Instead, they make despotic backroom deals with special interest groups to secure their own futures and inappropriately vote on things they’re personally involved in.

As for myself, I’ve had enough of them running our county and Constitution into the ground. These two inept federal sycophants are a serious threat to our very liberty because they simply will not act to protect it!

The Committee to Preserve the Second Amendment will be meeting to discuss placing the Second Amendment Preservation Ordinance on a county initiative for the people to decide.

The meeting is open to the public and will be at the Bandon library located at 1204 -11th St. SW on Saturday March 14th at 11:00 AM. 2A supporters are strongly encouraged to attend.

For those who missed the treachery, you can watch it here.
http://coosmediacenter.pegcentral.com/player.php?video=275b16624213635deff19912c585466e

 




Cribbins is wrong about charter

By Theo Stanley

It seems Commissioner Cribbins has short memory loss, not the voter. What Ms. Cribbins conveniently forgot to mention is that the BOC also placed a measure on the same ballot as measure 6-144. This measure was written by politicians for politicians, to create an unelected position of “County Administrator” to serve as a scapegoat for the BOC. This measure, 6-144 also failed.
Measure 6-149 was written by citizens and expressly for the citizens of Coos County. It is unlike any other charter in the state. It expresses how they wished to be governed and what is expected of those elected to govern. It also provides “term limits”.
It provides for penalties when elected officials fail to follow the rules. Politicians hate being the governed and having to follow rules of law like regular citizens.

The BOC is receiving guidance from the Hatfield School of Governance, aka Portland Law School, on how to “govern” the citizens of Coos County. We, the taxpayers are paying for this advice. This NGO (non-governmental organization) continues to recommend a County Administrator and “just call it another name like “County Manager.”

Currently the BOC holds “work sessions” were decisions are made and votes taken. Citizens are allowed to observe these work sessions. The problem is in the meeting notice does not provide enough detail of the agenda item to do advance research.
A summary / report of these work sessions are never provided at the BOC meeting or in the minutes. A rubber stamp vote is taken at the official BOC meeting. Currently, no commissioner must state their position on any matter before the commission. The citizens of Coos County are left to wonder just who represents their view.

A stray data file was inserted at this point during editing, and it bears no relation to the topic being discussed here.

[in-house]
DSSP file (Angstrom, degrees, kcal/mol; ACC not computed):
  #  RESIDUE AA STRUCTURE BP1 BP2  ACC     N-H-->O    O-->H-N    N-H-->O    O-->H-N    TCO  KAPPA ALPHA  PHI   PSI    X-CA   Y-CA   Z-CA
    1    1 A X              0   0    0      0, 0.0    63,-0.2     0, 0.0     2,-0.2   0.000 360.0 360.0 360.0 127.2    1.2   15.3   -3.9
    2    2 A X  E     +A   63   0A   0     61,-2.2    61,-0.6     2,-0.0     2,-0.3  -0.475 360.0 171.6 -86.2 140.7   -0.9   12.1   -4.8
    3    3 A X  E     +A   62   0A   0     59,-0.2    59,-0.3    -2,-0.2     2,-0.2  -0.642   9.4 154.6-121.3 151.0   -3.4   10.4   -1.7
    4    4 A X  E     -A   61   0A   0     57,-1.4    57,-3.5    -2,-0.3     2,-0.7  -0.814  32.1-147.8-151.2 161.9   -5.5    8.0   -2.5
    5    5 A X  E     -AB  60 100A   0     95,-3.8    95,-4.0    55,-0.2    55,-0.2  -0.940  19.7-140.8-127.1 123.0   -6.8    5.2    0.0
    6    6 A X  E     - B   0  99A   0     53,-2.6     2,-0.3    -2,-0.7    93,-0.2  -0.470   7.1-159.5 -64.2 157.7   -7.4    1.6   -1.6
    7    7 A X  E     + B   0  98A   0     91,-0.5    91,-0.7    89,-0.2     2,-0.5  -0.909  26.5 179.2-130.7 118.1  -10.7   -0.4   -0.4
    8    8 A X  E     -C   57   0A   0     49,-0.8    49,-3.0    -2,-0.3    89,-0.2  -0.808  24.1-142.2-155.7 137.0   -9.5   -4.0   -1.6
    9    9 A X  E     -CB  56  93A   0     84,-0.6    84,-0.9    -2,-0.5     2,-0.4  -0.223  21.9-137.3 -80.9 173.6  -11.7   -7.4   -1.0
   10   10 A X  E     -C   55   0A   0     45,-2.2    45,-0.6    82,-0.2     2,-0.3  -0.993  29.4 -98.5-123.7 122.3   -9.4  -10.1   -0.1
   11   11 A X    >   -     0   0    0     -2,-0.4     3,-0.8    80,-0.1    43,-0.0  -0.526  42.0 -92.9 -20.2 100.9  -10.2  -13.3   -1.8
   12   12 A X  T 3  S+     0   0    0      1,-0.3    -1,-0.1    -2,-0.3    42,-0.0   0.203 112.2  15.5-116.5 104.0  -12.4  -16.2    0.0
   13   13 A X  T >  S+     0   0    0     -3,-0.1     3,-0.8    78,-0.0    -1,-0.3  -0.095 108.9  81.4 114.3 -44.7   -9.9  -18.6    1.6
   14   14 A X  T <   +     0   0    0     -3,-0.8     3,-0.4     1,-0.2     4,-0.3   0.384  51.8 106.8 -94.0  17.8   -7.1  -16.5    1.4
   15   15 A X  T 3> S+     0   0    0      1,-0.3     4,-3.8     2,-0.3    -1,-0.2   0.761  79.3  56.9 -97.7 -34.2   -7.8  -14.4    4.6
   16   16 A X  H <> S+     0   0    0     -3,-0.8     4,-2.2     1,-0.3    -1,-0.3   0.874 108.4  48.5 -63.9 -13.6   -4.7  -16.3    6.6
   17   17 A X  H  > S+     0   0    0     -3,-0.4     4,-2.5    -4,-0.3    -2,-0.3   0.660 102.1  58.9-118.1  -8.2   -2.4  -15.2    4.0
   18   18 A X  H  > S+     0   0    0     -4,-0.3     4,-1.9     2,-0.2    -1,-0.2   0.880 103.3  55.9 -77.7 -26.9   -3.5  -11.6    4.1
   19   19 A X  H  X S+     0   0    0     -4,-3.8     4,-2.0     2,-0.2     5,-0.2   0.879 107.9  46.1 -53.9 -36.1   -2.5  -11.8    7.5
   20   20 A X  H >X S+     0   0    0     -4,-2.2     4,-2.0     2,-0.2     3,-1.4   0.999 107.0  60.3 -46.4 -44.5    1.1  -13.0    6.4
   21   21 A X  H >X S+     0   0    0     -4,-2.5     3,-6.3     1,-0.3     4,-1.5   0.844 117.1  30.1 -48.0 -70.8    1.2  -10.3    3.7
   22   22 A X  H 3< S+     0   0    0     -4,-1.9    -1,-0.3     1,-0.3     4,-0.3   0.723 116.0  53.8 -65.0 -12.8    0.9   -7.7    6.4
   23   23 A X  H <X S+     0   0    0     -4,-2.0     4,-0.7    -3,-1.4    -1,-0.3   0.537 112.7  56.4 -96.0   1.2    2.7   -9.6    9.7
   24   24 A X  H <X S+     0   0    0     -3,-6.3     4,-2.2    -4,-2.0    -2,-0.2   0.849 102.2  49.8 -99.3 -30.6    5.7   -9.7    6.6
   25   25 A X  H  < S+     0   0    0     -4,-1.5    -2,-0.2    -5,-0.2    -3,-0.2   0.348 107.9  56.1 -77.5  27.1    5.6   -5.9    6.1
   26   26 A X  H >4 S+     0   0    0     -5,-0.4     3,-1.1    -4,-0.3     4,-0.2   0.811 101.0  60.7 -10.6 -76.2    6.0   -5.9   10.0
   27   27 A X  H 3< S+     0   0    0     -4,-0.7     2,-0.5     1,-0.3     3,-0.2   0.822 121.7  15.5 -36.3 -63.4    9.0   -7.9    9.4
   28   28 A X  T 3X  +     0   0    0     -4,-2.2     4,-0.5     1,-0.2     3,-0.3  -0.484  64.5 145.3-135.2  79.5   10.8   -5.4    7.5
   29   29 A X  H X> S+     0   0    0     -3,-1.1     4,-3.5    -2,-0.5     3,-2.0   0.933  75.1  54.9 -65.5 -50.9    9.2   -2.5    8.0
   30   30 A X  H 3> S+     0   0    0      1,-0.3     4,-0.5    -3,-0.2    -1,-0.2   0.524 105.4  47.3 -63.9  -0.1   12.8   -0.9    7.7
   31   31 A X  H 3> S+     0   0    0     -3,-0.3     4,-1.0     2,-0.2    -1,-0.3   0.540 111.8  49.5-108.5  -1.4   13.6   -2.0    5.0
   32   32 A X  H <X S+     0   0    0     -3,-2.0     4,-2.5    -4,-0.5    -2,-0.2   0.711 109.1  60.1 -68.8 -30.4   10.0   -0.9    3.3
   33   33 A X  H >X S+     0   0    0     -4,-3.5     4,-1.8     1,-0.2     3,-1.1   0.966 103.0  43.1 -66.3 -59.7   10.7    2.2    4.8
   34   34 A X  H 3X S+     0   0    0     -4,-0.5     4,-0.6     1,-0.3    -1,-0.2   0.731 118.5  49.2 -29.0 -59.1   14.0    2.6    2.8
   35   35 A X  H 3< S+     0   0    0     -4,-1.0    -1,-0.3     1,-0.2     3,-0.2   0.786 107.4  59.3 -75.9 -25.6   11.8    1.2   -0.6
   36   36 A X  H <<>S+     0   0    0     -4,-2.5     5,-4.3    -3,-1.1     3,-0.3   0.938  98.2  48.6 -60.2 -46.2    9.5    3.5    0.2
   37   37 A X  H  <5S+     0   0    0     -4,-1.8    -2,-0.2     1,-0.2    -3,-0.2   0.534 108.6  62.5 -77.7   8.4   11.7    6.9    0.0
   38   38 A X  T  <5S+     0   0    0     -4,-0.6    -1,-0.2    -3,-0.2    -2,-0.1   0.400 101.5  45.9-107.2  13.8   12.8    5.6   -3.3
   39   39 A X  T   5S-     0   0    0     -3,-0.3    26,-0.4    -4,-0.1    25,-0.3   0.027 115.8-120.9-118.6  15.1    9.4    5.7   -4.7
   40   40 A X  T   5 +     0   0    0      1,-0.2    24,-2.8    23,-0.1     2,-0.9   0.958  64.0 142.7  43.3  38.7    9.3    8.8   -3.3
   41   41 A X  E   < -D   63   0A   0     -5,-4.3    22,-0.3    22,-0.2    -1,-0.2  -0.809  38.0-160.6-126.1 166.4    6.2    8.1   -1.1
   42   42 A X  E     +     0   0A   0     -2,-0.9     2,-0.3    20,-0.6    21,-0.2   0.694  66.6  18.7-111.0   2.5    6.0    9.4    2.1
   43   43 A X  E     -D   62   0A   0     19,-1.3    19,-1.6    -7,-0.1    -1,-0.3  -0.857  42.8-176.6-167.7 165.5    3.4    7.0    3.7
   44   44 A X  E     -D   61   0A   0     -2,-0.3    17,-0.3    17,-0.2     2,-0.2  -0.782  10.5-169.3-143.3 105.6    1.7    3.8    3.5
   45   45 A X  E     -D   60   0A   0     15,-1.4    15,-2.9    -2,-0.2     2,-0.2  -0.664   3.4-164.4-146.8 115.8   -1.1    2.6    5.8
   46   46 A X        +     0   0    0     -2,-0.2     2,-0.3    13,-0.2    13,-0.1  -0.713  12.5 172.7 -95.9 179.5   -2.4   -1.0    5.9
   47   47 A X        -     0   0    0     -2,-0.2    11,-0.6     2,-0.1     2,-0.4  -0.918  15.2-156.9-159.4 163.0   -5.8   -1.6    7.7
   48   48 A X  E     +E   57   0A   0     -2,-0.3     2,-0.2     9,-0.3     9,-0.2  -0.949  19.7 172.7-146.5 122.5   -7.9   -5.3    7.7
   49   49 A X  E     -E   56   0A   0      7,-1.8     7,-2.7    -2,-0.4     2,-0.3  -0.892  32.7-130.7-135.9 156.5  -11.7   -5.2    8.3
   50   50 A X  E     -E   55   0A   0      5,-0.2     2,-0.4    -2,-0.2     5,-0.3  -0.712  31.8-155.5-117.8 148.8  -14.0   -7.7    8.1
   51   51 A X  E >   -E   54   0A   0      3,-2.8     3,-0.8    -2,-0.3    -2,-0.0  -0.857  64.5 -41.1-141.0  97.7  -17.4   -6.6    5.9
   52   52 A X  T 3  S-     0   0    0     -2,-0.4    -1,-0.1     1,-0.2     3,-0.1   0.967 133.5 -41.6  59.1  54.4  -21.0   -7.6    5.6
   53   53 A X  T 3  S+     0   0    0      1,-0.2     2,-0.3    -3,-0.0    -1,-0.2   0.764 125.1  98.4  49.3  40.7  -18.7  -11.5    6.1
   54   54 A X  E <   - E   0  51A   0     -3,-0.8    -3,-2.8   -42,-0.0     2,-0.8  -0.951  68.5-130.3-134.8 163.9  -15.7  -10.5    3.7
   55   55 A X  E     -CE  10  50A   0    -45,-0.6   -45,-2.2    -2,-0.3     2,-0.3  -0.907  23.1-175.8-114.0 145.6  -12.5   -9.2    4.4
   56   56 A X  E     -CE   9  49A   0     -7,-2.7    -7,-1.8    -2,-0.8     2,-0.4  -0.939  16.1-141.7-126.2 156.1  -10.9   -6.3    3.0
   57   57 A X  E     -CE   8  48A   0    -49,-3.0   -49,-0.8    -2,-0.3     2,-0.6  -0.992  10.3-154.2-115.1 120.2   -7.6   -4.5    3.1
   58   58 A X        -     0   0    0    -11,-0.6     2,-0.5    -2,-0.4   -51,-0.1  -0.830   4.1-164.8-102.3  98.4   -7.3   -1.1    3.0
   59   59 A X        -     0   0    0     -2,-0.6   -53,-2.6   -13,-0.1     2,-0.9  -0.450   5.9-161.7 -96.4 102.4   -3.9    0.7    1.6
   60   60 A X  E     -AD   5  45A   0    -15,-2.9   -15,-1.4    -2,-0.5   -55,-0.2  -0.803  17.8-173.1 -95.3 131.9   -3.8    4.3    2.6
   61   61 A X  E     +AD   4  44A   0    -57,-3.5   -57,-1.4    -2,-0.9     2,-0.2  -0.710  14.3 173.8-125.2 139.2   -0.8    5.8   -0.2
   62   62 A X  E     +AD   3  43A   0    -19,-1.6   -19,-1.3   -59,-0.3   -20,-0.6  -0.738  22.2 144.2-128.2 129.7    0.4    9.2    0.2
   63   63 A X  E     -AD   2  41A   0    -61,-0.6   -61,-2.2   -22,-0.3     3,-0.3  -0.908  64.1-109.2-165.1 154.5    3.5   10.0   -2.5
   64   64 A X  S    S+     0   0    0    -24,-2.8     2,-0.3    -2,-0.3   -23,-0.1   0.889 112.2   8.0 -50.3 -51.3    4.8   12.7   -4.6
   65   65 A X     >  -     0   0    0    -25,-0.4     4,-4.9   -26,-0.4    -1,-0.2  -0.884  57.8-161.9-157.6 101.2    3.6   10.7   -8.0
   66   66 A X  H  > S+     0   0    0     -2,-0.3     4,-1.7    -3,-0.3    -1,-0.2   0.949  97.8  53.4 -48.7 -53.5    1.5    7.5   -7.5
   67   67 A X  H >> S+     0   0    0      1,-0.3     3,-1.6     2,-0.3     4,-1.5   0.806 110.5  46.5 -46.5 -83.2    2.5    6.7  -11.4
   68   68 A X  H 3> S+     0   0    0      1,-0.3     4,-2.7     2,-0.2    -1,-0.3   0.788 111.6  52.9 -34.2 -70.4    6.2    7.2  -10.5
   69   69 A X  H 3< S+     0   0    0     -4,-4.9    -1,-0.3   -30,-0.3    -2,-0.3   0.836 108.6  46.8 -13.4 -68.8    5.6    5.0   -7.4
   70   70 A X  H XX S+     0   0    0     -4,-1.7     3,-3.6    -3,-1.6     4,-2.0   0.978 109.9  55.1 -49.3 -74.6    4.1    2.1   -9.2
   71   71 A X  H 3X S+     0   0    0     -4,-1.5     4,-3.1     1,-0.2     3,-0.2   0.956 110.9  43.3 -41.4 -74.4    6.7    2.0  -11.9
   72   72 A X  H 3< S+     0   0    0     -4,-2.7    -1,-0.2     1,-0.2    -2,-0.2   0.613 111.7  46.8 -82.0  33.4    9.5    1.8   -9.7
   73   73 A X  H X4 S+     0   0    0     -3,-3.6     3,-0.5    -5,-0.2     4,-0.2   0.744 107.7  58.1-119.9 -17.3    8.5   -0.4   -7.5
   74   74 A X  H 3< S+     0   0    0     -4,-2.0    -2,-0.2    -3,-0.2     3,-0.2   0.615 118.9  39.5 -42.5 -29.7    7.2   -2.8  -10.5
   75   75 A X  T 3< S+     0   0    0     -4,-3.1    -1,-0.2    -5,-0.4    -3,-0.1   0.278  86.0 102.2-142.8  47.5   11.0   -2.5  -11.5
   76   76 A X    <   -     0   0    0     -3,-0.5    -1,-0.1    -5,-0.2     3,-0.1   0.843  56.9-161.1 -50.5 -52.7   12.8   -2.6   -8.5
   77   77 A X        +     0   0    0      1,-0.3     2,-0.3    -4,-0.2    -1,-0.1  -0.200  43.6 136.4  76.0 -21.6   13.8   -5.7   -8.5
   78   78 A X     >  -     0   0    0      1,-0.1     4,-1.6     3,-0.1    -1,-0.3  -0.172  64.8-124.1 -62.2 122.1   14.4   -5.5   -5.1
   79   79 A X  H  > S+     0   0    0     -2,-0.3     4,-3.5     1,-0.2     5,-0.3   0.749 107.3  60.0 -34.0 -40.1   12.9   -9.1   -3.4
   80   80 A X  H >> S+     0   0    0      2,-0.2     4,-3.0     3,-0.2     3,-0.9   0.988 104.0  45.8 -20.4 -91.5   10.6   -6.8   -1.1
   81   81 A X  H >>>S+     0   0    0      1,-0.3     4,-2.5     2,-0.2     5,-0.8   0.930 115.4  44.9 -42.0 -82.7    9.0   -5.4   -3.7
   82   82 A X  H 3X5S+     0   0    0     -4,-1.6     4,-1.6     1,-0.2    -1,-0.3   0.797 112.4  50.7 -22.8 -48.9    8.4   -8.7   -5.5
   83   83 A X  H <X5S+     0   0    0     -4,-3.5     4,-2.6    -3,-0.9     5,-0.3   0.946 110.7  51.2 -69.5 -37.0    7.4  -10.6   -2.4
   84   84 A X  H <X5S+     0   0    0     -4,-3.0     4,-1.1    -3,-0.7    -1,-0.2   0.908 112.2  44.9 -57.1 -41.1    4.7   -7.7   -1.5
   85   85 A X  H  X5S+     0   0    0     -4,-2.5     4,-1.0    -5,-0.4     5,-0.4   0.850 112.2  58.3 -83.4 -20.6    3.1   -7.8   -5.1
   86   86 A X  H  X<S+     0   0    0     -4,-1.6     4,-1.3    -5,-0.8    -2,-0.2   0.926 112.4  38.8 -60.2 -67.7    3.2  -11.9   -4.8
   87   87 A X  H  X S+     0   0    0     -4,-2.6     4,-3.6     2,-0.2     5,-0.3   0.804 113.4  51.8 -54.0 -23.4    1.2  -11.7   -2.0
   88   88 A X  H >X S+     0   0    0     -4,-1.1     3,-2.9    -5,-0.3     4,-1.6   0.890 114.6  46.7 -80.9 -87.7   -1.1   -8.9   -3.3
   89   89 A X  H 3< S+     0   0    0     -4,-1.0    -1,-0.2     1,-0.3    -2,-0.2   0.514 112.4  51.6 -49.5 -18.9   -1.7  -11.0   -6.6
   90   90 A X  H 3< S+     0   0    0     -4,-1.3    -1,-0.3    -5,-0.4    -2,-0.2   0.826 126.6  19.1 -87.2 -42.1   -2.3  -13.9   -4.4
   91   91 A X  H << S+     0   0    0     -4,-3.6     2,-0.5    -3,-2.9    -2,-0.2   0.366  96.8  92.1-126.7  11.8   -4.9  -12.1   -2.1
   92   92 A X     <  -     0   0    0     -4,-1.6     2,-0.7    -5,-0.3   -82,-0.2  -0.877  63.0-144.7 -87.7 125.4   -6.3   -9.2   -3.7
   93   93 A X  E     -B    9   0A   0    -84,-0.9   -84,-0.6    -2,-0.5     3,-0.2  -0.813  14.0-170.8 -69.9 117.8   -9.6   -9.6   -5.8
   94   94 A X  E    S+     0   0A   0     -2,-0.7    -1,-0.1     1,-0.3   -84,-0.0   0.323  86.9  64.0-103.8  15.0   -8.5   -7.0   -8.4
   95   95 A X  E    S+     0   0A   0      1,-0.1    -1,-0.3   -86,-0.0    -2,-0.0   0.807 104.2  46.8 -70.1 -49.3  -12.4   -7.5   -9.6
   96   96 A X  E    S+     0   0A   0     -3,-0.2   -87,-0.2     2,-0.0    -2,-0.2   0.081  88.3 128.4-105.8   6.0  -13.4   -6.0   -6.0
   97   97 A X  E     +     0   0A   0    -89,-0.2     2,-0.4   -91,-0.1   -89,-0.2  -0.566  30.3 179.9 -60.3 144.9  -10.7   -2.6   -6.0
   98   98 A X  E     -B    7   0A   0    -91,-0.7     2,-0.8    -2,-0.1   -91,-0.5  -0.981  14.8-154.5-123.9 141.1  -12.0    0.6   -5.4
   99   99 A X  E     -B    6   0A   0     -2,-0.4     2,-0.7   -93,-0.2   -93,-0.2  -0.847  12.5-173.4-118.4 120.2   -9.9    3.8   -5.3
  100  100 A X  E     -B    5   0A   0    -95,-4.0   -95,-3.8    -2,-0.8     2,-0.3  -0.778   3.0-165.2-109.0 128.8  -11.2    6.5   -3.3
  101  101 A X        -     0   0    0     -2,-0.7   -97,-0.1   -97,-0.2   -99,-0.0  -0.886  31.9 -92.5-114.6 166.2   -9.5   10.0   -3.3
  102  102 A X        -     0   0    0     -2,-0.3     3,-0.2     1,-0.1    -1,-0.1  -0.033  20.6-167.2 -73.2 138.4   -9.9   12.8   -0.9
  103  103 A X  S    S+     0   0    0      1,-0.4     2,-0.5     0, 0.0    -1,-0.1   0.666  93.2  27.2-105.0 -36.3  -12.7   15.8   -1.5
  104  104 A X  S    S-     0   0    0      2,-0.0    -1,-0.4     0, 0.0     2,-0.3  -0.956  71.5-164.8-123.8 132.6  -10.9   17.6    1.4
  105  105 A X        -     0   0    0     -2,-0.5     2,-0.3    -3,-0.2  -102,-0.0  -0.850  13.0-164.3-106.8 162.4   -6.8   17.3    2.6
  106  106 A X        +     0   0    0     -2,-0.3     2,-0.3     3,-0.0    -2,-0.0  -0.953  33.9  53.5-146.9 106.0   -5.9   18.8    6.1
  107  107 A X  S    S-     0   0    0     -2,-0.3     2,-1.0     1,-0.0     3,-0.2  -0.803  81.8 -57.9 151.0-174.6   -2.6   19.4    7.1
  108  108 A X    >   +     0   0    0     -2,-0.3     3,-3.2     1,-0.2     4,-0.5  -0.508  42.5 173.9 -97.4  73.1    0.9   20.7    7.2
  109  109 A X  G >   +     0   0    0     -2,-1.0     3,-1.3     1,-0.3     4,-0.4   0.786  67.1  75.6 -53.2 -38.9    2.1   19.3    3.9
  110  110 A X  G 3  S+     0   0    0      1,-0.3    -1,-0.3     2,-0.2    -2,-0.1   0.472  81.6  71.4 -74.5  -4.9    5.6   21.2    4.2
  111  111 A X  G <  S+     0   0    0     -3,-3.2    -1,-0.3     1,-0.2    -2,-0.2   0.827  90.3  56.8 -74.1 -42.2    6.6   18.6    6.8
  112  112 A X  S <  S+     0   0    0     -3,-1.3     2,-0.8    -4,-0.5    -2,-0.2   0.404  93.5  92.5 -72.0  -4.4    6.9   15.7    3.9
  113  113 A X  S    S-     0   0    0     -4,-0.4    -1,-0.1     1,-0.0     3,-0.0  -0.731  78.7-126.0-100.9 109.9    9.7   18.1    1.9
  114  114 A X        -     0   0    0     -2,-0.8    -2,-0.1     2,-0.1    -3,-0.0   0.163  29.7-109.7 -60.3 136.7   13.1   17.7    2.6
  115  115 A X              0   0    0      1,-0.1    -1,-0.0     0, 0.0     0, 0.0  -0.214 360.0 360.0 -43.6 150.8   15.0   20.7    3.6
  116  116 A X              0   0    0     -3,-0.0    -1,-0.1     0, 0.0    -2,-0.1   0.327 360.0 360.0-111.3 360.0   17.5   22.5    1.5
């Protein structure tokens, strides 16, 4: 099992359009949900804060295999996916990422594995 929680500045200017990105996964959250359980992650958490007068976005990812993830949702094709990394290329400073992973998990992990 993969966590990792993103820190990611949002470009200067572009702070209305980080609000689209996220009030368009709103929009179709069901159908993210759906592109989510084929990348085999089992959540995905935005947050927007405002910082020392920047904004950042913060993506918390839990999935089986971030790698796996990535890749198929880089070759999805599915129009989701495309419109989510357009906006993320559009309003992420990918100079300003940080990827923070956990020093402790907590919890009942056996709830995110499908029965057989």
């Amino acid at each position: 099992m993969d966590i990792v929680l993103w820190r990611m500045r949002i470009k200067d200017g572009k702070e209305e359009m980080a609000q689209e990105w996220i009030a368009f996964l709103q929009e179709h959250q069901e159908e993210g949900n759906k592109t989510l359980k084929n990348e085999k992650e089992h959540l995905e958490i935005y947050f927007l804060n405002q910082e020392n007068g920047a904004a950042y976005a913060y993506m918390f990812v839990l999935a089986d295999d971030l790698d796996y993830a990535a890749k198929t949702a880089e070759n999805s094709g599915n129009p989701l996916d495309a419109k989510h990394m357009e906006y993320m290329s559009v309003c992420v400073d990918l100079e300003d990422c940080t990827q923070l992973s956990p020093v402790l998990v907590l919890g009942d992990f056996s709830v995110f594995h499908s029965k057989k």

The reason for five commissioners was decided upon, by a committee of citizens, was put a stop to the normal 2 to 1 vote of the commissioners. If there is an item that affects the entire county and four commissioners cannot agree, then they need readdress the issue to the benefit of all citizens of the county and not just the “special interest”. The county should already have a maintenance department to create and administrate a maintenance plan. Recently there was an article in the newspaper that the county was working with other counties to bulk purchase supplies, no new person needed.




Does Cribbins misunderstand ballot measure 6-149?

By Jaye Bell

It seems Commissioner Cribbins, in her 10-27-14 The World newspaper op-ed, has misunderstood many issues regarding the November ballot measure 6-149 “Voice of the Voters” Charter.

Ms Cribbins vehemently has rejected any input or checks and balances by the citizens over her decisions for controlling Coos County. But still, she is also a lawyer and therefore should be able to read a document written in this straight forward a manner.

Looking at one major item Ms. Cribbins states “….timber sales contracts are nearly always more than the arbitrary limits set by the Charter. Timber sales contracts bring money into the county budget. These sales contracts will be lost if they have to wait months for voter approval, or they will come in at pennies on the dollar, as buyers are forced to subtract the cost of the uncertainty of the contract from their bids.”

Now what does the Charter actually say regarding timber sales … Section 14.2 (f) reads as follows: “Notwithstanding any other provisions of this Charter, a public vote is not required to allow the harvesting or disposition of crops, timber, or other products growing upon county land. ”

Additionally the Charter does not control items in the budget but does require it be zero based ie be based on actual expected expenses needed plus contingency funds and not just given a percentage increase from the previous year.

The other issues noted in the op-ed were convoluted in a similar manner. Is misleading the voters by misrepresenting a ballot measure a violation of law?




Gurney has no conflicts of interest

By Gary Haga

Commissioner John Sweet is a nice man, but his association with several nonprofit, nongovernmental organizations seem to conflict with his position on the Board of Commissioners, which may have contributed to several bad decisions on his part.

Recently, Commissioner Sweet voted to give the management of 84.3 miles of county roads over to the authority of the Coquille Indian Tribe, which eliminates the ability of the Roads Department to prioritize road improvements. It also gives the Tribe an edge in negotiating for other projects, such as the management of the Wagon Road Lands. County voters passed a resolution against allowing the Coquille’s from managing these lands, but that did not stop Mr. Sweet from relinquishing his authority to the tribe as an elected official.